Bank Regulators Earn More than Double the Bankers they Regulate

Federal bank regulatory agencies are on top of the banking world. Not only are they in charge of setting standards and enforcing regulations, but on average earn more than double what bank employees make.

In 2012, the average salary of a bank employee was $49,540, not far from the average $45,790 across all occupations, according to the Bureau of Labor Statistics. That same year, the average salary for employees of the Office of the Comptroller of the Currency (OCC), Consumer Financial Protection Bureau (CFPB), and the Federal Deposit Insurance Corporation (FDIC) was a whopping $119, 798 per year.

According to Paul Kupiec of the Wall Street Journal, “in 2012, 68% of FDIC and CDPB staff—and 66% at the OCC—earned above $100,000 a year.  Nearly 19% of the CFPB and OCC staff earn more than $180,000 a year. At the OCC, 10.5% of workers earn above $200,000 a year, at the FDIC 9.3%.”

Furthermore, 93% of employees in these regulatory agencies earned more than $50,000 in 2012, while only 7% are making less than the average bank employee.

How and why can federal agencies get away with paying their employees so much? According to Kupiec, the inflated salaries were created by The Financial Intuitions Reform, Recovery, and Enforcement Act of 1989 which permitted federal bank regulatory agencies to set their own compensation and benefits without approval from the Office of Personnel Management (OPM). The reform was originally intended to alleviate the savings-and-loan crises of the 1980s by allowing the agencies to obtain and afford highly specialized talent, but has led to salaries of all employees in the agencies sky rocketing.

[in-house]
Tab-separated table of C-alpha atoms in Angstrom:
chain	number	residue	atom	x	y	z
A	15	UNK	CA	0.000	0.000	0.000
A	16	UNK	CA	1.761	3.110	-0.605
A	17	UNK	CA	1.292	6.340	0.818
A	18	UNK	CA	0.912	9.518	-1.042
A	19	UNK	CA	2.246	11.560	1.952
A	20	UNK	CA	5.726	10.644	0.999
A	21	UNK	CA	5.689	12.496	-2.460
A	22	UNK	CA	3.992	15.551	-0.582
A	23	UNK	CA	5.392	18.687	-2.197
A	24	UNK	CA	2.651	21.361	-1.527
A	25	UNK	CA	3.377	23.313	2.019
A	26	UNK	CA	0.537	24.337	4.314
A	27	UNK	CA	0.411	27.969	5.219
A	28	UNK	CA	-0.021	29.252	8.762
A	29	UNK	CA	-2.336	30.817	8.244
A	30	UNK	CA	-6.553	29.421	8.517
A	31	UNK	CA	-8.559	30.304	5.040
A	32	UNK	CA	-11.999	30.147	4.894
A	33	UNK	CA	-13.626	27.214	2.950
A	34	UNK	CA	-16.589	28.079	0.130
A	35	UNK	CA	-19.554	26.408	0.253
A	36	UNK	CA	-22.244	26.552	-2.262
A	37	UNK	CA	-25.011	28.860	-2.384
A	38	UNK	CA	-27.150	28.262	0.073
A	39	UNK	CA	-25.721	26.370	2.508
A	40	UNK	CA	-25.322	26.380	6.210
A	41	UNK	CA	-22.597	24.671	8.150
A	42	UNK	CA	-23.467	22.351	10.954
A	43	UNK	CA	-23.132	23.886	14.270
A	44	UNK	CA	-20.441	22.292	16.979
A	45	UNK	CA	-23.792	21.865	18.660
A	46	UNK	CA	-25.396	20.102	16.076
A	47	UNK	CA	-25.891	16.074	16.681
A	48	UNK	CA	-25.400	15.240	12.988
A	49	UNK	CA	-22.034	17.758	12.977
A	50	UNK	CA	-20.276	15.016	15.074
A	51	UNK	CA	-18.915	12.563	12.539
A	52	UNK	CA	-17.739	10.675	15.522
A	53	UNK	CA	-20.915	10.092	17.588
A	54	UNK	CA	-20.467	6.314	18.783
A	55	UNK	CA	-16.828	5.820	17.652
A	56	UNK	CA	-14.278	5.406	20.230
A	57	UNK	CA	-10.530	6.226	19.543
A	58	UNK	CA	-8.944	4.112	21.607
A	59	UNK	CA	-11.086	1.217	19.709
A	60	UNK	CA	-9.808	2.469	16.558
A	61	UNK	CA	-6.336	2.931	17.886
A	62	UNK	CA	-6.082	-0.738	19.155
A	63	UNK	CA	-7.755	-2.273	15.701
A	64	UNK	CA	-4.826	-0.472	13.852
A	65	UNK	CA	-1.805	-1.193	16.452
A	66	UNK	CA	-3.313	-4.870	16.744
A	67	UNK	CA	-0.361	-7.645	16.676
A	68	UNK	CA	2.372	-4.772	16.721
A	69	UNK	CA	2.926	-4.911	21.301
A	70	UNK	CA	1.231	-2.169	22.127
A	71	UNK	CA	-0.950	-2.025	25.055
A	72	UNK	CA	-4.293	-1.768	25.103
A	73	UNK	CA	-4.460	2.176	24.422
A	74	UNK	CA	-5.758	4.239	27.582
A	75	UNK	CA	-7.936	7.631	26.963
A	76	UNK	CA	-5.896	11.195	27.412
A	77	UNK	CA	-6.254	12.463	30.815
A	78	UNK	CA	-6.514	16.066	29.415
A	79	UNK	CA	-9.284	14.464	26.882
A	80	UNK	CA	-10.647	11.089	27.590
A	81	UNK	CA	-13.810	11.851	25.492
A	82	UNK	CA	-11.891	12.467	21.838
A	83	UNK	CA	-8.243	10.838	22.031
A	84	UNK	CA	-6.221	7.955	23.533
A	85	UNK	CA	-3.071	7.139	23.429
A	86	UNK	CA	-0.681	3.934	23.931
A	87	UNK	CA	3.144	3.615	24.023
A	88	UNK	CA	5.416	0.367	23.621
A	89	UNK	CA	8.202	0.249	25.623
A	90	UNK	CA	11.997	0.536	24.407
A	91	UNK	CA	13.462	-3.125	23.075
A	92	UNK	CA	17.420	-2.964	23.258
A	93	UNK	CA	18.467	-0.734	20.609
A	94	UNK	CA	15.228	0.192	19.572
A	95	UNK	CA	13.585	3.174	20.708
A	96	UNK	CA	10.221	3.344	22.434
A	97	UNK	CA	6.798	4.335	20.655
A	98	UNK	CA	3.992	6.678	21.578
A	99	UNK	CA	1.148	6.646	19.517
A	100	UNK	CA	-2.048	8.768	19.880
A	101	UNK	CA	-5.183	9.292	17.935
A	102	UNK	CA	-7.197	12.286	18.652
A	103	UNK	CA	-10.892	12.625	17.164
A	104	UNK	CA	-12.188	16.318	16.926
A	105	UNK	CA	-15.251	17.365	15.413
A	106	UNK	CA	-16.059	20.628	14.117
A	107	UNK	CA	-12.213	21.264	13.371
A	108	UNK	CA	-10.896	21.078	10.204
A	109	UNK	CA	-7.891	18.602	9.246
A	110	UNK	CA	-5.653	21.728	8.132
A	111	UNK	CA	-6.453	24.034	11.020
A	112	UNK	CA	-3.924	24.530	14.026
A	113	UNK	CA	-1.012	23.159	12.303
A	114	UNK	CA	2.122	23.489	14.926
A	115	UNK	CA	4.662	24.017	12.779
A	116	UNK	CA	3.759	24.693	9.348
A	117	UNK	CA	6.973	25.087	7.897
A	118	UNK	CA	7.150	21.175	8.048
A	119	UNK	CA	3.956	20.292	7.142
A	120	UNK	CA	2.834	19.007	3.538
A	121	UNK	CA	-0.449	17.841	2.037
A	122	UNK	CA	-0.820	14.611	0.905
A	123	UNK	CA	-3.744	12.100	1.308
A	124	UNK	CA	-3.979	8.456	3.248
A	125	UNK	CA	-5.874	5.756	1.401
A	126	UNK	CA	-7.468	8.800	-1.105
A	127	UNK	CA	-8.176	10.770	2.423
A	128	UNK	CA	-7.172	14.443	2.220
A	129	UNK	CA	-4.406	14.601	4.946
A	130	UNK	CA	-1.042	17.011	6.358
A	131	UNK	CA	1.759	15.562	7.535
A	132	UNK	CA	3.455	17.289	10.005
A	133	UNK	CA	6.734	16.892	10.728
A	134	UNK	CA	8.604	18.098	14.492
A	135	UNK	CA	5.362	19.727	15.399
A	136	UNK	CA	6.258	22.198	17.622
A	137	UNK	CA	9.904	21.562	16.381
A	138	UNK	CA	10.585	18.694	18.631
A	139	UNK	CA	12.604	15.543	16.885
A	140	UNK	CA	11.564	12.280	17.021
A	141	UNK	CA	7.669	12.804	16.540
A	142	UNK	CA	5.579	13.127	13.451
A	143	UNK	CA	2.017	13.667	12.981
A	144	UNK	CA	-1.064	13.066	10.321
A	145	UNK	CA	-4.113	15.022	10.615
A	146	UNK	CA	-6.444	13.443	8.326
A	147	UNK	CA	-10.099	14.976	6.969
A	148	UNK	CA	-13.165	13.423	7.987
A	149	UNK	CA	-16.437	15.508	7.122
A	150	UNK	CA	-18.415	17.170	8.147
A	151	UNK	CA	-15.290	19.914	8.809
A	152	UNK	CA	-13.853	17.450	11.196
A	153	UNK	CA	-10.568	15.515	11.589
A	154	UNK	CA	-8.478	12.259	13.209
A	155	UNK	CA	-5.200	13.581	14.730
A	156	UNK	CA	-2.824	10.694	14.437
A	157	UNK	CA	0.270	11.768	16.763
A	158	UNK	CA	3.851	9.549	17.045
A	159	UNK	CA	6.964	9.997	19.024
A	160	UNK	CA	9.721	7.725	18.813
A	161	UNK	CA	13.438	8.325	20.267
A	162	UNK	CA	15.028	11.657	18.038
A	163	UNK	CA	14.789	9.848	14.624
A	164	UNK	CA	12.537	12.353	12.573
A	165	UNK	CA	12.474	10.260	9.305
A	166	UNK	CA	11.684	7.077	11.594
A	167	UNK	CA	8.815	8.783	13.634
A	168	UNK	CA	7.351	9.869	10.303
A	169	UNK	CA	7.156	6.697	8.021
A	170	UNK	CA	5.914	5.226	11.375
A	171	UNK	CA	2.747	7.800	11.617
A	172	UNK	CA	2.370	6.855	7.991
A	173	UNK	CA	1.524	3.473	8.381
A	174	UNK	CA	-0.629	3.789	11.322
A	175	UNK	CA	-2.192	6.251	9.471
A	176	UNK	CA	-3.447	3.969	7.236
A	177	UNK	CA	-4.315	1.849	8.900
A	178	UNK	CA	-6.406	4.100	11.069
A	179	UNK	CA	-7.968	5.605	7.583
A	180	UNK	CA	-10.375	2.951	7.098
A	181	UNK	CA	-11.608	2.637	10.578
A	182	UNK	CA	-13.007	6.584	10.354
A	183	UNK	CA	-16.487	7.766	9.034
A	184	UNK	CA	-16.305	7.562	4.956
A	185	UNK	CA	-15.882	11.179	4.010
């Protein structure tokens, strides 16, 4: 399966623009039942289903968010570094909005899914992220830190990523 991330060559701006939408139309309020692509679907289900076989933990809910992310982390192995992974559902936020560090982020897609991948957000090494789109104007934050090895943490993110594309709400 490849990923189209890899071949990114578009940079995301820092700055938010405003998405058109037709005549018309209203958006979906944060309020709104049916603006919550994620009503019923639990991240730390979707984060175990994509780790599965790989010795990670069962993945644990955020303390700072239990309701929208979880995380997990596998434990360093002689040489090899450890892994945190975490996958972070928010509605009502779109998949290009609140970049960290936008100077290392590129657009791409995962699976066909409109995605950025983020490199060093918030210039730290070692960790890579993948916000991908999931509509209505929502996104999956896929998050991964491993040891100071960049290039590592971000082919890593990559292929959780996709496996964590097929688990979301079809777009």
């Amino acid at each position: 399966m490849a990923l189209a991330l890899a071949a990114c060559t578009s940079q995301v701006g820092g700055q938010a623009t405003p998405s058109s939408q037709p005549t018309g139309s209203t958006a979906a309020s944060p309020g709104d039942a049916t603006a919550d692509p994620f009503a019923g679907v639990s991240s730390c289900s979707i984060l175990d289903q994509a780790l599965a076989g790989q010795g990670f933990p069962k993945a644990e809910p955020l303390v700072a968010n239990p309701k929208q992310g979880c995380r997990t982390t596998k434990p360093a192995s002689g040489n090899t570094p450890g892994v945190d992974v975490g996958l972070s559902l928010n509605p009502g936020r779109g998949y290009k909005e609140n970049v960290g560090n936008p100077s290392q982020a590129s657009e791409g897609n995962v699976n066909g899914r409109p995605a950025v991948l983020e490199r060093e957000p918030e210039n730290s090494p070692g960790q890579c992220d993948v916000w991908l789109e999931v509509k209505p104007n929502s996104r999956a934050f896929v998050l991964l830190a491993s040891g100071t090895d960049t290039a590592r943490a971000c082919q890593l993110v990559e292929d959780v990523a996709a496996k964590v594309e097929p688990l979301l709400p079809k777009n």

In 2012, the CFPD had 945 full-time employees, the OCC employed 3,823, while the FDIC had a staggering workforce of 7,701. These institutions are intended to protect and serve consumers, but instead consumers are subjected to higher fees and rates due to employees receiving far too much compensation. So remember that next time a member of the Administration tires to blame the 'fat cats' in finance for the country's economic malaise – those 'fat cats' aren't on Wall Street, they're in Washington. 

TAGS: Spending, Regulation, Budget Reform

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